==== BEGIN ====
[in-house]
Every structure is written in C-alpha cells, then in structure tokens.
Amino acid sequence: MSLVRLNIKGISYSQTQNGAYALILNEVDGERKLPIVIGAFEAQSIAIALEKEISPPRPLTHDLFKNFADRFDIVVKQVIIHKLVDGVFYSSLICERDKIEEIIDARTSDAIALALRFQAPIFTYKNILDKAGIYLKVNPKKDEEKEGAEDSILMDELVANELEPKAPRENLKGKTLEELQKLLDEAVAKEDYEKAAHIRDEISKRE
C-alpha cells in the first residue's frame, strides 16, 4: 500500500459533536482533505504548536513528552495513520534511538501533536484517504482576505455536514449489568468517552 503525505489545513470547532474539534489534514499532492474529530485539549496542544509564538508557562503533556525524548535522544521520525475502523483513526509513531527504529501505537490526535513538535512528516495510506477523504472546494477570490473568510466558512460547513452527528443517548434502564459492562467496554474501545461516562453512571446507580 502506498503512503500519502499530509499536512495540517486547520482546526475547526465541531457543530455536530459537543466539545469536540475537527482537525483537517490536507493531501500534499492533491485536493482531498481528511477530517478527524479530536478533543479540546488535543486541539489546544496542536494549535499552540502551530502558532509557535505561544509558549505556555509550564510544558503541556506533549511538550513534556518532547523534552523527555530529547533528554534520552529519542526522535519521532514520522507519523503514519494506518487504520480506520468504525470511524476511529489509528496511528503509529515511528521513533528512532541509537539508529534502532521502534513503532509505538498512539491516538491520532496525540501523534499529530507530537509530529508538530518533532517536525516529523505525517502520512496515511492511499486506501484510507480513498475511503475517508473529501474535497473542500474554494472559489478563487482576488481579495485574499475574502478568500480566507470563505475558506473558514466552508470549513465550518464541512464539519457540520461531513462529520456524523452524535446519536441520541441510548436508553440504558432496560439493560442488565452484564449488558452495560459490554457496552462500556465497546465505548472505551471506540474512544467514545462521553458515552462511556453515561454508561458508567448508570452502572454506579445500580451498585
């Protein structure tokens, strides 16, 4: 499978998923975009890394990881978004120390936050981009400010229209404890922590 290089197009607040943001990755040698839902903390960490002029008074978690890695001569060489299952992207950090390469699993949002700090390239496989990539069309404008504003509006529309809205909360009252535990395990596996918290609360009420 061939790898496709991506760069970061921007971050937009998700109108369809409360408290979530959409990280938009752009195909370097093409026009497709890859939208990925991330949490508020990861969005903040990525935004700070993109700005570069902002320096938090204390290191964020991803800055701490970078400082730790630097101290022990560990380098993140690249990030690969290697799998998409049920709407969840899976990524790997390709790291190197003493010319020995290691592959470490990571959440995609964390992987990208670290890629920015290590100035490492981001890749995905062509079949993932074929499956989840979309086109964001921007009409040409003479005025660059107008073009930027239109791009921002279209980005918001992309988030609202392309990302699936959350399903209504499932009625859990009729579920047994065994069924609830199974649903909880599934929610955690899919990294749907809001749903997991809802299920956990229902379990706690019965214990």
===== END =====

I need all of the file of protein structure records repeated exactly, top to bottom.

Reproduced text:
[in-house]
Every structure is written in C-alpha cells, then in structure tokens.
Amino acid sequence: MSLVRLNIKGISYSQTQNGAYALILNEVDGERKLPIVIGAFEAQSIAIALEKEISPPRPLTHDLFKNFADRFDIVVKQVIIHKLVDGVFYSSLICERDKIEEIIDARTSDAIALALRFQAPIFTYKNILDKAGIYLKVNPKKDEEKEGAEDSILMDELVANELEPKAPRENLKGKTLEELQKLLDEAVAKEDYEKAAHIRDEISKRE
C-alpha cells in the first residue's frame, strides 16, 4: 500500500459533536482533505504548536513528552495513520534511538501533536484517504482576505455536514449489568468517552 503525505489545513470547532474539534489534514499532492474529530485539549496542544509564538508557562503533556525524548535522544521520525475502523483513526509513531527504529501505537490526535513538535512528516495510506477523504472546494477570490473568510466558512460547513452527528443517548434502564459492562467496554474501545461516562453512571446507580 502506498503512503500519502499530509499536512495540517486547520482546526475547526465541531457543530455536530459537543466539545469536540475537527482537525483537517490536507493531501500534499492533491485536493482531498481528511477530517478527524479530536478533543479540546488535543486541539489546544496542536494549535499552540502551530502558532509557535505561544509558549505556555509550564510544558503541556506533549511538550513534556518532547523534552523527555530529547533528554534520552529519542526522535519521532514520522507519523503514519494506518487504520480506520468504525470511524476511529489509528496511528503509529515511528521513533528512532541509537539508529534502532521502534513503532509505538498512539491516538491520532496525540501523534499529530507530537509530529508538530518533532517536525516529523505525517502520512496515511492511499486506501484510507480513498475511503475517508473529501474535497473542500474554494472559489478563487482576488481579495485574499475574502478568500480566507470563505475558506473558514466552508470549513465550518464541512464539519457540520461531513462529520456524523452524535446519536441520541441510548436508553440504558432496560439493560442488565452484564449488558452495560459490554457496552462500556465497546465505548472505551471506540474512544467514545462521553458515552462511556453515561454508561458508567448508570452502572454506579445500580451498585
């Protein structure tokens, strides 16, 4: 499978998923975009890394990881978004120390936050981009400010229209404890922590 290089197009607040943001990755040698839902903390960490002029008074978690890695001569060489299952992207950090390469699993949002700090390239496989990539069309404008504003509006529309809205909360009252535990395990596996918290609360009420 061939790898496709991506760069970061921007971050937009998700109108369809409360408290979530959409990280938009752009195909370097093409026009497709890859939208990925991330949490508020990861969005903040990525935004700070993109700005570069902002320096938090204390290191964020991803800055701490970078400082730790630097101290022990560990380098993140690249990030690969290697799998998409049920709407969840899976990524790997390709790291190197003493010319020995290691592959470490990571959440995609964390992987990208670290890629920015290590100035490492981001890749995905062509079949993932074929499956989840979309086109964001921007009409040409003479005025660059107008073009930027239109791009921002279209980005918001992309988030609202392309990302699936959350399903209504499932009625859990009729579920047994065994069924609830199974649903909880599934929610955690899919990294749907809001749903997991809802299920956990229902379990706690019965214990």